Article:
The Boston Red Sox celebrated Pride Month by unveiling a rainbow-colored logo on the pitcher’s mound during their Thursday night Pride Night festivities, their sixth season doing so.
While most fans were accepting of it, a few on social media couldn’t help but expose their bigotry.
Some fans replied to a tweet from the official Red Sox Twitter account, which published the photo of the logo, by asking “Is this really necessary?” with others sharing that sentiment.
Other, more rational, fans recognized that the need for Pride Month and events like the Red Sox’s Pride Night was evident, given the vitriol that came about from a simple rainbow-colored logo.
I’d say from your comment and others replying.. yeah. Very necessary.— Lori ???? (@lcleary1959) June 8, 2018
Take a shot for every "but what about straight pride night?" reply to this tweet— Riley Spencer ?? (@TheRealRiiver) June 7, 2018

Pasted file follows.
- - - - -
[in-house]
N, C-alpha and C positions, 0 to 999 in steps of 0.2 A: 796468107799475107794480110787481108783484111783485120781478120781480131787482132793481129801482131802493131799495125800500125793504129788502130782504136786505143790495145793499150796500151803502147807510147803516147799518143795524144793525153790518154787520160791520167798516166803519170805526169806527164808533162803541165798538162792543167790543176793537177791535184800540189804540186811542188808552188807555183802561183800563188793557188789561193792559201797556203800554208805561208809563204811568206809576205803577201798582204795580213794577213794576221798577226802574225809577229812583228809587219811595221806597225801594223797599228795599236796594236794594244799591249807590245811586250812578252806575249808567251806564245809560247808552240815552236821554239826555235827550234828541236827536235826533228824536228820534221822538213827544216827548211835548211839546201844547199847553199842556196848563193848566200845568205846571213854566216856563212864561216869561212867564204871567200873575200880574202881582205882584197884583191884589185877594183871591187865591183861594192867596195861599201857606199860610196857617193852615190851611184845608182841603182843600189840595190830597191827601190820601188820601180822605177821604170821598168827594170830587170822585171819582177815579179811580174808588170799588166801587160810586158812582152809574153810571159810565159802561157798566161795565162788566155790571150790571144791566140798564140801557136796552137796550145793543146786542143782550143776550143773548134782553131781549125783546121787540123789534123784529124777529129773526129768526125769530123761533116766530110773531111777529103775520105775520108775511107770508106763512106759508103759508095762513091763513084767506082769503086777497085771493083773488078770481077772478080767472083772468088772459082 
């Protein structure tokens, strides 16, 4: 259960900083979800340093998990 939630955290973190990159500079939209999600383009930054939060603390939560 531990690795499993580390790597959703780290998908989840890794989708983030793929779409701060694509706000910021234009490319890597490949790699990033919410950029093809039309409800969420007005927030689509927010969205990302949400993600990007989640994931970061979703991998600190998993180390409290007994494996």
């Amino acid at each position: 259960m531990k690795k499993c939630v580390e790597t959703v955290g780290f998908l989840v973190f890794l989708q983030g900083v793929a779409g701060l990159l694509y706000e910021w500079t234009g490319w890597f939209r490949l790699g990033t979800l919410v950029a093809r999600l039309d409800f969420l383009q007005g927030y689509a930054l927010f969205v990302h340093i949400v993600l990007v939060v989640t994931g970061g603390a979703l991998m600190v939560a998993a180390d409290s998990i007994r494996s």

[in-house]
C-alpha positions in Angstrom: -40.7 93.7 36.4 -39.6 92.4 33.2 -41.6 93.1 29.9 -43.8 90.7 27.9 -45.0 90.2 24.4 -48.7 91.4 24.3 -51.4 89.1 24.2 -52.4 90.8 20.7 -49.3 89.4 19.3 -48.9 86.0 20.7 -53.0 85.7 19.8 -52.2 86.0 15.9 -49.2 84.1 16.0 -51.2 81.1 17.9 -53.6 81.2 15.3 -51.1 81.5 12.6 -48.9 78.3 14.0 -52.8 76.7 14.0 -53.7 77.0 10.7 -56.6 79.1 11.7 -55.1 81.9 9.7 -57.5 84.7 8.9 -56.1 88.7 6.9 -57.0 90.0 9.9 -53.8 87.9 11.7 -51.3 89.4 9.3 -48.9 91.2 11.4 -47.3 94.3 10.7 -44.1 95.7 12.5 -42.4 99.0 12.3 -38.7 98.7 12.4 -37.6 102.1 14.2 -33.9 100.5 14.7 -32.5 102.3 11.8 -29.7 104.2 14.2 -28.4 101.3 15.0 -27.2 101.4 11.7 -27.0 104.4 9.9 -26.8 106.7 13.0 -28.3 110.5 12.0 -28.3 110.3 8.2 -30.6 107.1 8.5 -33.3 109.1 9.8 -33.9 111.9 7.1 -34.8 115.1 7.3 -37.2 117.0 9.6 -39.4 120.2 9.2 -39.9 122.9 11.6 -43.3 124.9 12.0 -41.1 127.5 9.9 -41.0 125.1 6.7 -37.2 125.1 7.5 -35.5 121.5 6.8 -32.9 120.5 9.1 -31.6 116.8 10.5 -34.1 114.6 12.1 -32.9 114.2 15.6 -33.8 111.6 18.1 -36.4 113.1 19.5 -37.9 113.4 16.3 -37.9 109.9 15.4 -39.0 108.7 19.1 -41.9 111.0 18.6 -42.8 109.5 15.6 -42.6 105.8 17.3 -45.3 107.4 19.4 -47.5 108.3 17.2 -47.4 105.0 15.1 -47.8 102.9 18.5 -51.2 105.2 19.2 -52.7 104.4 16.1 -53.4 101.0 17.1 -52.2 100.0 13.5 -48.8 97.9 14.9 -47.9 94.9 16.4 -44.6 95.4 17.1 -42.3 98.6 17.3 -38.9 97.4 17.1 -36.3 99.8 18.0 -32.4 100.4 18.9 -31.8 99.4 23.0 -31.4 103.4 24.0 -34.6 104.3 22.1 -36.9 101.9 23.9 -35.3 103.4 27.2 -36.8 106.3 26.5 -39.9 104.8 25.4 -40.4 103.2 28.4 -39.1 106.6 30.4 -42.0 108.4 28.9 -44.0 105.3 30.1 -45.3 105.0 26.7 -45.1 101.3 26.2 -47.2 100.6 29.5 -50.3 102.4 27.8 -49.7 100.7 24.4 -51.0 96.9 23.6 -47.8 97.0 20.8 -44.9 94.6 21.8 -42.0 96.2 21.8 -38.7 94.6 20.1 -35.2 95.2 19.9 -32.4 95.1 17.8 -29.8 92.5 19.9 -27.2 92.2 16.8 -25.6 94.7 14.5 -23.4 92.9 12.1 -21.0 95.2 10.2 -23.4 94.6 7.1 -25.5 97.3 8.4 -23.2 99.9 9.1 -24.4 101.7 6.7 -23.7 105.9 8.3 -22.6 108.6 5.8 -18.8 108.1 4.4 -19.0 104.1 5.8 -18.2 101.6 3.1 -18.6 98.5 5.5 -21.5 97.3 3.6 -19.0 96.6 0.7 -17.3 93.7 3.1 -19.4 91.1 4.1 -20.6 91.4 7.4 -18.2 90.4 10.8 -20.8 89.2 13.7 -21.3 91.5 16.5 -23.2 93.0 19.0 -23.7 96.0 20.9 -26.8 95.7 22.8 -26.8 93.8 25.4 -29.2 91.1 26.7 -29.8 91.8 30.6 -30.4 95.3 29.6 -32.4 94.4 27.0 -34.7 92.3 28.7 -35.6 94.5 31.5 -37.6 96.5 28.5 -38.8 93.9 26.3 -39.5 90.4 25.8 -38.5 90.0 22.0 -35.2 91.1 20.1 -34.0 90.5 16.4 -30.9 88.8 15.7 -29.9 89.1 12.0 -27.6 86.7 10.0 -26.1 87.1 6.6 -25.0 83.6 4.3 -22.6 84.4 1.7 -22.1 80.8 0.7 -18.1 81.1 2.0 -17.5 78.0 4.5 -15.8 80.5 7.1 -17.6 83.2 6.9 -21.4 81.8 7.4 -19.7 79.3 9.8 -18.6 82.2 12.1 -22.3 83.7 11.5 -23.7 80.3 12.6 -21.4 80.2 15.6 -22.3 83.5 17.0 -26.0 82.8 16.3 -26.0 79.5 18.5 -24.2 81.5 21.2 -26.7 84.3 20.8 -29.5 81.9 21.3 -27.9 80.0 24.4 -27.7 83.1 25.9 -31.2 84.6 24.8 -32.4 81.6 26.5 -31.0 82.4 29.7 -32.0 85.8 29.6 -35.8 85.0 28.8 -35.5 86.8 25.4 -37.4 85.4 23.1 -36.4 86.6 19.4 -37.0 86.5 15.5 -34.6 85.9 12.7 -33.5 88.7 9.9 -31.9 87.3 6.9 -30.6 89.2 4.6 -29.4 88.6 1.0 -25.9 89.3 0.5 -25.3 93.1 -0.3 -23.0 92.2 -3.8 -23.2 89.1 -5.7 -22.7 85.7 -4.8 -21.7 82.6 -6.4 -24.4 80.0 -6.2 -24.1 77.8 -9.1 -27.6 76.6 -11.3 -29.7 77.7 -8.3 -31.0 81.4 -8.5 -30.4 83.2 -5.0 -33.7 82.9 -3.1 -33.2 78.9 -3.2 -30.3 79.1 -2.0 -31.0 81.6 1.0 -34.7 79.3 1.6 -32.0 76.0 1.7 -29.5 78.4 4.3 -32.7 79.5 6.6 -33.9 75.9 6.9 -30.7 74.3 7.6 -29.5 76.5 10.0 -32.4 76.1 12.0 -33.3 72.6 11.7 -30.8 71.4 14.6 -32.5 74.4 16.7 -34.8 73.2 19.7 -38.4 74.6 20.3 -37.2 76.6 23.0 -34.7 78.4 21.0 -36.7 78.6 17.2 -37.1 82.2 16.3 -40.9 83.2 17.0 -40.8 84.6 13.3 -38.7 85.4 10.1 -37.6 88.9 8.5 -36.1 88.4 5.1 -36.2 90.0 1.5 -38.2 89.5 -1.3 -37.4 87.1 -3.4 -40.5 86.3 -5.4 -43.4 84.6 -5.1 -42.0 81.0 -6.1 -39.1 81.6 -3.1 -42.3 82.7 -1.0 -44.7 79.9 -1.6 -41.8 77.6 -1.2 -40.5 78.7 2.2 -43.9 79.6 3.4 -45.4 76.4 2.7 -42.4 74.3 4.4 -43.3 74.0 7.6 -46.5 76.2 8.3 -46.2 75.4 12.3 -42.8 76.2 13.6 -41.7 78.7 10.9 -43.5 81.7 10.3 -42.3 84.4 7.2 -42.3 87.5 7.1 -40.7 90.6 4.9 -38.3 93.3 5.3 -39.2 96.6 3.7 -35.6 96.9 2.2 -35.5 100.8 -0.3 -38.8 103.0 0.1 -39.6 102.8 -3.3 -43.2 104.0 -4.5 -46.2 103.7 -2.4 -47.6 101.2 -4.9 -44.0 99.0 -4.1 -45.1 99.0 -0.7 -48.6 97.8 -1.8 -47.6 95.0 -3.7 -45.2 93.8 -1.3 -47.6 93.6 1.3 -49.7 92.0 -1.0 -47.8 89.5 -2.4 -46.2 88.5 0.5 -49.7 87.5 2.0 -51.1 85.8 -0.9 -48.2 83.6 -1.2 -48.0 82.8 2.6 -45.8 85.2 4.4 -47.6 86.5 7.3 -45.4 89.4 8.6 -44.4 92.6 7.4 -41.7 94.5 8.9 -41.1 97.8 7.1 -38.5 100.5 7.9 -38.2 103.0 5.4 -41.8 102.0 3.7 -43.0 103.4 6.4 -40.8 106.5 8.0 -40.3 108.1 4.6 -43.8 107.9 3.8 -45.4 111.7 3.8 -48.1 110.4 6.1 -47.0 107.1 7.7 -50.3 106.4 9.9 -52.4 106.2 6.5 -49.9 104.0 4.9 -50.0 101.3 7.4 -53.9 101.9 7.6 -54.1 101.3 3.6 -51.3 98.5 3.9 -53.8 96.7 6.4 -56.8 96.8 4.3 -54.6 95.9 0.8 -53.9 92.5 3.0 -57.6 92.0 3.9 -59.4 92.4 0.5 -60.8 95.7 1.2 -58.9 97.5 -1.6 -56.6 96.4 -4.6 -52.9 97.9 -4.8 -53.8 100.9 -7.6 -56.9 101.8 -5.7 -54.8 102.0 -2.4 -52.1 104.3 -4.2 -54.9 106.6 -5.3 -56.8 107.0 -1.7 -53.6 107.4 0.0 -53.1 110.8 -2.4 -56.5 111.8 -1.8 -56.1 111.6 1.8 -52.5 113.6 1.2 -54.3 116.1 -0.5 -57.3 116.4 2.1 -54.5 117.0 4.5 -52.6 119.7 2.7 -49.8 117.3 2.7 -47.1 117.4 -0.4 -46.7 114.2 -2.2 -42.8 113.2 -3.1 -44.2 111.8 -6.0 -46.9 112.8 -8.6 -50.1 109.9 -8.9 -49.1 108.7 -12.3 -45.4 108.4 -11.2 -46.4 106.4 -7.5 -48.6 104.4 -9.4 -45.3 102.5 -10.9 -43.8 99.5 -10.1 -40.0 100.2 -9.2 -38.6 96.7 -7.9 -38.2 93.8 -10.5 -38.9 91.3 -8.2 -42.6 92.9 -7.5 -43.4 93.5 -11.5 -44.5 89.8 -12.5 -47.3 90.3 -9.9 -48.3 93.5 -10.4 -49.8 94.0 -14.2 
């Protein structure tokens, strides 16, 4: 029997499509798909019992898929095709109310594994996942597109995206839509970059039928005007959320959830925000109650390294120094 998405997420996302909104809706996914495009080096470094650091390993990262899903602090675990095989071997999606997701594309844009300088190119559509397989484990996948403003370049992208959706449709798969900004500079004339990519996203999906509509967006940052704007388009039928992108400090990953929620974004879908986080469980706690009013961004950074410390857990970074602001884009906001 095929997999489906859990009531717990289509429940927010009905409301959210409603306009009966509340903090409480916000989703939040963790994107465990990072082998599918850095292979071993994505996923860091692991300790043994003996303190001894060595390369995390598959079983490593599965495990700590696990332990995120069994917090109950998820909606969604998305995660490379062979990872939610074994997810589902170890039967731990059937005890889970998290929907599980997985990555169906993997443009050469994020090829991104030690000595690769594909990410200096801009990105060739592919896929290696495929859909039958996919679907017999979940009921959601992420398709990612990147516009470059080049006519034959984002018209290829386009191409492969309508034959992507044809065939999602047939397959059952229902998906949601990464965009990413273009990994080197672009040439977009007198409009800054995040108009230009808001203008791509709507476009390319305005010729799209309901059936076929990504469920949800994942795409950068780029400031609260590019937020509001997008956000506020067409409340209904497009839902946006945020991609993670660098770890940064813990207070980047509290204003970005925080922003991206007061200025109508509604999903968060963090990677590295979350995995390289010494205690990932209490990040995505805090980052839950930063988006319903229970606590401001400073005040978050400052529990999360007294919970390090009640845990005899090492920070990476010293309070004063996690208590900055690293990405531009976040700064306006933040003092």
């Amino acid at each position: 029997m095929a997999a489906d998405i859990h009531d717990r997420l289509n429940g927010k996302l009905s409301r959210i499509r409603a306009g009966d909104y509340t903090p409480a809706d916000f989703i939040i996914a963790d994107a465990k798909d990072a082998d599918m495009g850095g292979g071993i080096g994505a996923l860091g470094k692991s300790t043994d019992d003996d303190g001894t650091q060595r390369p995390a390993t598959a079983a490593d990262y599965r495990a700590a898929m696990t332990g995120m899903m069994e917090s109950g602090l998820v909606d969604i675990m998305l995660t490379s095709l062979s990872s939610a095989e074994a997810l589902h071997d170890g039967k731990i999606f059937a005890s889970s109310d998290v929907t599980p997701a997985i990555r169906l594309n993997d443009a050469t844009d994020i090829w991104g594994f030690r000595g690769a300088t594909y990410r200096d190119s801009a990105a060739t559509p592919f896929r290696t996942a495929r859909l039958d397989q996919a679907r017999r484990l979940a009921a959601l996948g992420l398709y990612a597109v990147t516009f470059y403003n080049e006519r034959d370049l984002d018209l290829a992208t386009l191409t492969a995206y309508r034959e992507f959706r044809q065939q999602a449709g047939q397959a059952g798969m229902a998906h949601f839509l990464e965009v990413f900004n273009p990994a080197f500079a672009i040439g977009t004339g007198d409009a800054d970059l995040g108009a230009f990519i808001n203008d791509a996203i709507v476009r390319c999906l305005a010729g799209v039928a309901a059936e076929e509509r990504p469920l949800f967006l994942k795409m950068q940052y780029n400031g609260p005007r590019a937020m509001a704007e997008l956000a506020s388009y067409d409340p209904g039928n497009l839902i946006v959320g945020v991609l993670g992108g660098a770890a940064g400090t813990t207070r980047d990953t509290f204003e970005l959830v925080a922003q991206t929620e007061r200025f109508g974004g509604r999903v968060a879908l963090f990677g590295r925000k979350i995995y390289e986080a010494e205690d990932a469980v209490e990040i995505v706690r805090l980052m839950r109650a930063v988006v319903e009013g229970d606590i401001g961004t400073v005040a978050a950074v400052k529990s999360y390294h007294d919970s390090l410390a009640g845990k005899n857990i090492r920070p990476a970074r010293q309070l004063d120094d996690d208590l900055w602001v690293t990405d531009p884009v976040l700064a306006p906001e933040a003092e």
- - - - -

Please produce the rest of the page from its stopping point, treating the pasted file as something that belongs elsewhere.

Another supposed fan expressed dismay with the team, writing, “Not sure how I feel about being a Red Sox fan anymore” on a separate Pride Night tweet.
Several people had good answers to that sentiment, too.
Then don’t be one. Bye!— Jeremy (@sousa_jeremy) June 7, 2018
We won't miss you— Daniel Flores (@daniel_Frodo) June 8, 2018
Despite most fans being supportive of the Pride Month recognition by the Red Sox organization, many others were still combative over it. Some sardonically asked when a “straight” or “white male” night would be, while others thought the Red Sox were being too “political” in supporting the LGBT community.
But these types of comments miss the point entirely: Pride Month is about recognizing that members of the LGBT community do indeed have a place in our society. For far too long, those who were open about themselves were (and still are) abused and attacked over their identities. Pride Month celebrates how far those in the movement have come, but it is also about pushing forward a more accepting culture than the one we currently live in.
These comments from intolerant fans are precisely why the Red Sox’s Pride Night and other events like it should become more commonplace. Acceptance will not come easily, but it won’t come at all if people don’t see members of the LGBT community being celebrated for who they are.